Surely You Must Be Joking

la folie s'apelle vendredi

Our favorite faune, Jardin de Luxembourg. photo/jg

You’ve had news up to here, most of it bad, definitely too much information, too much world. (The world, as philosophers prove, is not a fact. It’s an interpretation.) We made it to another Friday, although many of us aren’t really sure what day it is anymore.

Follies comes from folie, French for madness, insanity, lunacy, the most famous example being les années folles, the Roaring Twenties to you. There is also folichonner, folâtre, fou, foudroyer and many others.         

French has a nice pile of words for going out of your head or around the bend.

There were a few serious things on the desk but it seemed like a drag, like overkill. I was going to write about the latest kerfuffle in the world of the PC warriors, the perfect people who never stop pointing out other people’s imperfection. They’re constantly at us to climb the next hill because on the other side is the promised land where all shall be just and fair while they load ever heavier baggage on our shoulders and harangue us non-stop. Quelle drag, as a friend used to say. No one told me I had to write about it.

It reminded me of a scene in Denis Johnson’s Tree of Smoke, where a man is out hiking in the hills in the Philippines and he encounters a group of pilgrims going to the pure land over the hill where the cocunuts fall from the trees fully opened and everything is easy. They urged the stranger, a priest if I remember correctly, to join them. They kept insisting on how beautiful it was. The man didn’t care for this crowd of believers and merely replied, «Go there if you want to» and they finally took off after much badgering.

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Søren Solkær is a photographer, mainly of celebrities on both sides of the pond, which doesn’t interest me. But he does others things, too, lesser known and here’s one. It may even produce a state of artless contemplation bordering on rapture. Sometime in September or October he went to the marshlands in his country and watched the starlings do their collective ballet and he filmed it. A sight for sore eyes, non ? I wonder if we humans could imagine doing something like that ? Or do we do it already and don’t know it ?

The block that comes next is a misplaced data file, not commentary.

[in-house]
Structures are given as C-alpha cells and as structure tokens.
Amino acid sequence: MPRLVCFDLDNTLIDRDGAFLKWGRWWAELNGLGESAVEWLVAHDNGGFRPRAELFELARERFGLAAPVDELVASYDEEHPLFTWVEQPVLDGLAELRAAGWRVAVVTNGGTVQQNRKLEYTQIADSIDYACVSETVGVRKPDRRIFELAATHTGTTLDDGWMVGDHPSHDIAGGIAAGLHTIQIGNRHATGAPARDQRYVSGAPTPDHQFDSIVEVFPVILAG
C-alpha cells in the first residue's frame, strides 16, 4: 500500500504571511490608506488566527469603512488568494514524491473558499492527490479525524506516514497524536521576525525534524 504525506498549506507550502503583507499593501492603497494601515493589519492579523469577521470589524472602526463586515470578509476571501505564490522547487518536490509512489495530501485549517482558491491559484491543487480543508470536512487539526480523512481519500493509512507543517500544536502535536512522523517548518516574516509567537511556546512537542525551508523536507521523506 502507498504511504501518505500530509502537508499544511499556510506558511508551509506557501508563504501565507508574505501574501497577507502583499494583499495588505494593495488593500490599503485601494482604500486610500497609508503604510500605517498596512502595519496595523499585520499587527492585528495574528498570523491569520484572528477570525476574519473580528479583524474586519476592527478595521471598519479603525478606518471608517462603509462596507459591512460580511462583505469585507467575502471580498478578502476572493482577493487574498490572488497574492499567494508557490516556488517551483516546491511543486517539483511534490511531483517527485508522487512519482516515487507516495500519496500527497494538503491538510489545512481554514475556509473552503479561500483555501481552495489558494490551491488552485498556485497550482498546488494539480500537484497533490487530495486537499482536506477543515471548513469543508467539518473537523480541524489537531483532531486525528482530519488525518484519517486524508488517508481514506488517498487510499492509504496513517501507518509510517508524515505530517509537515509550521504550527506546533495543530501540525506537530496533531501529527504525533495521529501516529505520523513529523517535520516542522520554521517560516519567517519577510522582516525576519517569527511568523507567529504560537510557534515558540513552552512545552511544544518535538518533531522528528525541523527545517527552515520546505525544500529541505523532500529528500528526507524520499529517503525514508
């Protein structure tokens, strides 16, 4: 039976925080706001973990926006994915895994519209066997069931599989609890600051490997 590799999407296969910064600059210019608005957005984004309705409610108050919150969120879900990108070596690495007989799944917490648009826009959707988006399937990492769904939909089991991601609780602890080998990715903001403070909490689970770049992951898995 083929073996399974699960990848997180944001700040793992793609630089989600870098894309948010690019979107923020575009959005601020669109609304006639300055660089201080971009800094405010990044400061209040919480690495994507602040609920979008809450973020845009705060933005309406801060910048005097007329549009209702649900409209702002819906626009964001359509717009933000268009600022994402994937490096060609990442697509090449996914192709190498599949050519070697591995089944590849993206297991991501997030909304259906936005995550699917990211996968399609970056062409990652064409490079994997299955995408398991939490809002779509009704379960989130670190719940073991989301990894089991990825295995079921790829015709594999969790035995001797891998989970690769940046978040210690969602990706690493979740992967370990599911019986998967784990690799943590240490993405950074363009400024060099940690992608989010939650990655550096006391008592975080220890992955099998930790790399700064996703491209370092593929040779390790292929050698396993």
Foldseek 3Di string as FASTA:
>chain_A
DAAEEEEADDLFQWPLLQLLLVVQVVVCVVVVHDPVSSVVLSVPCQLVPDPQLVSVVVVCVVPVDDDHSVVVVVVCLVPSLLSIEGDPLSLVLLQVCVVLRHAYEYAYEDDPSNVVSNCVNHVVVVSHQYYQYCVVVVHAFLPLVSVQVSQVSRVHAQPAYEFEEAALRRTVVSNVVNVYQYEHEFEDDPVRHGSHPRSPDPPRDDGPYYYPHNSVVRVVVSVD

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So far I’ve resisted writing about the young, black poet who made such an impression reading at the American inauguration, who’s about to be translated into several European languages. Amanda Gorman chose her Dutch translator herself, only it didn’t work out so well for the translator. Marieka Lucas Rijneveld is Dutch and female, a prizewinning writer and proudly non-binary, although that wasn’t enough to outweigh the fact that she is white. An article in Volksrant and a tweet by the activist Janice Deul used all of the tropes of aggrieved parties who are really involved in a power struggle. ‘An incomprehensible choice,’ Deul fumed. Rijneveld and the publisher Muelenhof caved and Rijneveld is out.

The case proves nothing. Still, fascinating. I may be wrong but to my knowledge it’s the first time a translator, that self-effacing behind-the-scenes player, has become a political hot potato in the identity wars. So now Deul has her first ‘kill.’ Matt Taibbi calls them ‘Twitter Robespierres who move from discipline to discipline torching reputations and jobs with breathtaking casualness.’ The publishing house didn’t exactly cover themselves in glory here. But enough ! It’s Friday.